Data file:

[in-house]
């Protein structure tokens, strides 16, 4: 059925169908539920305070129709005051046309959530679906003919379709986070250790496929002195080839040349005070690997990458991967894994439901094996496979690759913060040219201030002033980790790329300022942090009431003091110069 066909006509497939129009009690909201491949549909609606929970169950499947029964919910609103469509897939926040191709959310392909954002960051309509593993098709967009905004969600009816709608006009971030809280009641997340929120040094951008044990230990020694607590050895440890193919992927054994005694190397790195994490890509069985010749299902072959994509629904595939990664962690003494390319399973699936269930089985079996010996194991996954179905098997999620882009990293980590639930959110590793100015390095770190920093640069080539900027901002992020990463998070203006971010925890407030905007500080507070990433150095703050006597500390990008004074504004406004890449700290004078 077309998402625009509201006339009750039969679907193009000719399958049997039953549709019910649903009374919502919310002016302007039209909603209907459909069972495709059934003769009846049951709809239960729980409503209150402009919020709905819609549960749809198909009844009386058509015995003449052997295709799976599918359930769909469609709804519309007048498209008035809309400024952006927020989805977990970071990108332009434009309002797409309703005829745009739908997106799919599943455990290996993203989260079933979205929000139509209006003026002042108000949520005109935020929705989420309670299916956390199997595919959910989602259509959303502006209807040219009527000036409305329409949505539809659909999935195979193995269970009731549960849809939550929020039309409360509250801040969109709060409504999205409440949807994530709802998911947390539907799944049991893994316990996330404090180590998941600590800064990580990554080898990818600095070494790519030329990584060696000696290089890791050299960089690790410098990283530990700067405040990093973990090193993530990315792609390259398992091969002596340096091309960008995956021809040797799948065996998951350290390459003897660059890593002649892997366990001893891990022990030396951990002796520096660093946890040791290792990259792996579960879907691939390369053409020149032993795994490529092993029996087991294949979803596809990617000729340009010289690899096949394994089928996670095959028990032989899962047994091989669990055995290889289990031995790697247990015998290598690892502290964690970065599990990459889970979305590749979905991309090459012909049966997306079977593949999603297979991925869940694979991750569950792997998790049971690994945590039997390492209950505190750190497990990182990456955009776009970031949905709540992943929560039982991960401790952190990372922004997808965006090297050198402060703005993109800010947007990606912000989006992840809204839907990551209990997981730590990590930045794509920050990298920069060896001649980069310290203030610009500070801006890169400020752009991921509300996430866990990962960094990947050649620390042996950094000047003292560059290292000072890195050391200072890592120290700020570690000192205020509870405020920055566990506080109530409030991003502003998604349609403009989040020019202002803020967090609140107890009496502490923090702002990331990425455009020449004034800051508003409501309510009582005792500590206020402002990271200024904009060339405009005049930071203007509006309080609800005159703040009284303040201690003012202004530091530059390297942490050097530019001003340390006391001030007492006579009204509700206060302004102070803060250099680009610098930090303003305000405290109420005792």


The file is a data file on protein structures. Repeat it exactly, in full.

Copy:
[in-house]
């Protein structure tokens, strides 16, 4: 059925169908539920305070129709005051046309959530679906003919379709986070250790496929002195080839040349005070690997990458991967894994439901094996496979690759913060040219201030002033980790790329300022942090009431003091110069 066909006509497939129009009690909201491949549909609606929970169950499947029964919910609103469509897939926040191709959310392909954002960051309509593993098709967009905004969600009816709608006009971030809280009641997340929120040094951008044990230990020694607590050895440890193919992927054994005694190397790195994490890509069985010749299902072959994509629904595939990664962690003494390319399973699936269930089985079996010996194991996954179905098997999620882009990293980590639930959110590793100015390095770190920093640069080539900027901002992020990463998070203006971010925890407030905007500080507070990433150095703050006597500390990008004074504004406004890449700290004078 077309998402625009509201006339009750039969679907193009000719399958049997039953549709019910649903009374919502919310002016302007039209909603209907459909069972495709059934003769009846049951709809239960729980409503209150402009919020709905819609549960749809198909009844009386058509015995003449052997295709799976599918359930769909469609709804519309007048498209008035809309400024952006927020989805977990970071990108332009434009309002797409309703005829745009739908997106799919599943455990290996993203989260079933979205929000139509209006003026002042108000949520005109935020929705989420309670299916956390199997595919959910989602259509959303502006209807040219009527000036409305329409949505539809659909999935195979193995269970009731549960849809939550929020039309409360509250801040969109709060409504999205409440949807994530709802998911947390539907799944049991893994316990996330404090180590998941600590800064990580990554080898990818600095070494790519030329990584060696000696290089890791050299960089690790410098990283530990700067405040990093973990090193993530990315792609390259398992091969002596340096091309960008995956021809040797799948065996998951350290390459003897660059890593002649892997366990001893891990022990030396951990002796520096660093946890040791290792990259792996579960879907691939390369053409020149032993795994490529092993029996087991294949979803596809990617000729340009010289690899096949394994089928996670095959028990032989899962047994091989669990055995290889289990031995790697247990015998290598690892502290964690970065599990990459889970979305590749979905991309090459012909049966997306079977593949999603297979991925869940694979991750569950792997998790049971690994945590039997390492209950505190750190497990990182990456955009776009970031949905709540992943929560039982991960401790952190990372922004997808965006090297050198402060703005993109800010947007990606912000989006992840809204839907990551209990997981730590990590930045794509920050990298920069060896001649980069310290203030610009500070801006890169400020752009991921509300996430866990990962960094990947050649620390042996950094000047003292560059290292000072890195050391200072890592120290700020570690000192205020509870405020920055566990506080109530409030991003502003998604349609403009989040020019202002803020967090609140107890009496502490923090702002990331990425455009020449004034800051508003409501309510009582005792500590206020402002990271200024904009060339405009005049930071203007509006309080609800005159703040009284303040201690003012202004530091530059390297942490050097530019001003340390006391001030007492006579009204509700206060302004102070803060250099680009610098930090303003305000405290109420005792």